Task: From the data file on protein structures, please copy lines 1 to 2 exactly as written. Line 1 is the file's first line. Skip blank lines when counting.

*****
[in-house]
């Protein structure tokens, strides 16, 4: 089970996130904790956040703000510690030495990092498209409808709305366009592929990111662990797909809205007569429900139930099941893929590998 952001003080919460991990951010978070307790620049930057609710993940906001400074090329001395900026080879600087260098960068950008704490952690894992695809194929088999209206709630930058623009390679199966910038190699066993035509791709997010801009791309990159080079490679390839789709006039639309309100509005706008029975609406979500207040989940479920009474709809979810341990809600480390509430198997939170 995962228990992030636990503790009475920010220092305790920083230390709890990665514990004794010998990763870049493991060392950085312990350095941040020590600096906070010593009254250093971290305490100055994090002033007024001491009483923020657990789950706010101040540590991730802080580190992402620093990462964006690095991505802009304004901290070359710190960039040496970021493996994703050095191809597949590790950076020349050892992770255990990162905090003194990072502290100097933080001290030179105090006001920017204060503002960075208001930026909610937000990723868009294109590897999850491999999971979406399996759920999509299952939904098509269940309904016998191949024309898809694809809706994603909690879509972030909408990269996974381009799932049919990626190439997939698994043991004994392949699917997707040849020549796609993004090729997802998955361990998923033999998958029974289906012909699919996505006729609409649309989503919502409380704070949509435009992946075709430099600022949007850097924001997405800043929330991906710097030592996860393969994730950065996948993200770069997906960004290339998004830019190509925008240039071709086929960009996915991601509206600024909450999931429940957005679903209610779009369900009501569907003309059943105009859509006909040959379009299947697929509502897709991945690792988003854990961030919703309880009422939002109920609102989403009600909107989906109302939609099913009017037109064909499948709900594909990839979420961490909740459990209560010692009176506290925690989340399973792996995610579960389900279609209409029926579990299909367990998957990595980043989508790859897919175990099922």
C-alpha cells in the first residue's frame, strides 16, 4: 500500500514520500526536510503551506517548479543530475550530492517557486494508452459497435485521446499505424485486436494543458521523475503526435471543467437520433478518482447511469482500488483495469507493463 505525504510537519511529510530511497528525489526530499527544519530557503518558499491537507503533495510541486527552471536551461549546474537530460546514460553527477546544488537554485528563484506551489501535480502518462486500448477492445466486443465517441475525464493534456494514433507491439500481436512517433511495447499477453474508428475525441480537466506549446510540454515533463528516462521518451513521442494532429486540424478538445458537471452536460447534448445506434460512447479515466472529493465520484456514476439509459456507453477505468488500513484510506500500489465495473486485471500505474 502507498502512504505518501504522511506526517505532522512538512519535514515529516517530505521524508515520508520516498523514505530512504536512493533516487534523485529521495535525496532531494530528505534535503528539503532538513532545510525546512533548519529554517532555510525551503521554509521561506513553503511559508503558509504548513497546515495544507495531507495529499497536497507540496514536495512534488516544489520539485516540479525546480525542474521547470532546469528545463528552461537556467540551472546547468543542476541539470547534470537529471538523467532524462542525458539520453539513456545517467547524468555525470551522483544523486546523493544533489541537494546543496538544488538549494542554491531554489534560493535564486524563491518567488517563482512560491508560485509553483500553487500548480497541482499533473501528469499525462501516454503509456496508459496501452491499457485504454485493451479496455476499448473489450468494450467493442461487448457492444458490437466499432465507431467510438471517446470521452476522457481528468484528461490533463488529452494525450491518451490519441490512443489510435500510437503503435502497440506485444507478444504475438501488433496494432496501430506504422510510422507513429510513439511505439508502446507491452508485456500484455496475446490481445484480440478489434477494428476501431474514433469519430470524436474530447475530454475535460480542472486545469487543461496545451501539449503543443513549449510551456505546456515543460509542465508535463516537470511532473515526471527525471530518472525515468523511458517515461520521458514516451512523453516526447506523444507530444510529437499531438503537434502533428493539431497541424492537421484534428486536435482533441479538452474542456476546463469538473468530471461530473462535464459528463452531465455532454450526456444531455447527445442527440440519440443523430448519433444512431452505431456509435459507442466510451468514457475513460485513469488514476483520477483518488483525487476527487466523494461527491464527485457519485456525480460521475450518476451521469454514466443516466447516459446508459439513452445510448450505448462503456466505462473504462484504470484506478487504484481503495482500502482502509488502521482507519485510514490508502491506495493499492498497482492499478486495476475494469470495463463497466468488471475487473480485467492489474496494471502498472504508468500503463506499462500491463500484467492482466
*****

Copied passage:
[in-house]
């Protein structure tokens, strides 16, 4: 089970996130904790956040703000510690030495990092498209409808709305366009592929990111662990797909809205007569429900139930099941893929590998 952001003080919460991990951010978070307790620049930057609710993940906001400074090329001395900026080879600087260098960068950008704490952690894992695809194929088999209206709630930058623009390679199966910038190699066993035509791709997010801009791309990159080079490679390839789709006039639309309100509005706008029975609406979500207040989940479920009474709809979810341990809600480390509430198997939170 995962228990992030636990503790009475920010220092305790920083230390709890990665514990004794010998990763870049493991060392950085312990350095941040020590600096906070010593009254250093971290305490100055994090002033007024001491009483923020657990789950706010101040540590991730802080580190992402620093990462964006690095991505802009304004901290070359710190960039040496970021493996994703050095191809597949590790950076020349050892992770255990990162905090003194990072502290100097933080001290030179105090006001920017204060503002960075208001930026909610937000990723868009294109590897999850491999999971979406399996759920999509299952939904098509269940309904016998191949024309898809694809809706994603909690879509972030909408990269996974381009799932049919990626190439997939698994043991004994392949699917997707040849020549796609993004090729997802998955361990998923033999998958029974289906012909699919996505006729609409649309989503919502409380704070949509435009992946075709430099600022949007850097924001997405800043929330991906710097030592996860393969994730950065996948993200770069997906960004290339998004830019190509925008240039071709086929960009996915991601509206600024909450999931429940957005679903209610779009369900009501569907003309059943105009859509006909040959379009299947697929509502897709991945690792988003854990961030919703309880009422939002109920609102989403009600909107989906109302939609099913009017037109064909499948709900594909990839979420961490909740459990209560010692009176506290925690989340399973792996995610579960389900279609209409029926579990299909367990998957990595980043989508790859897919175990099922």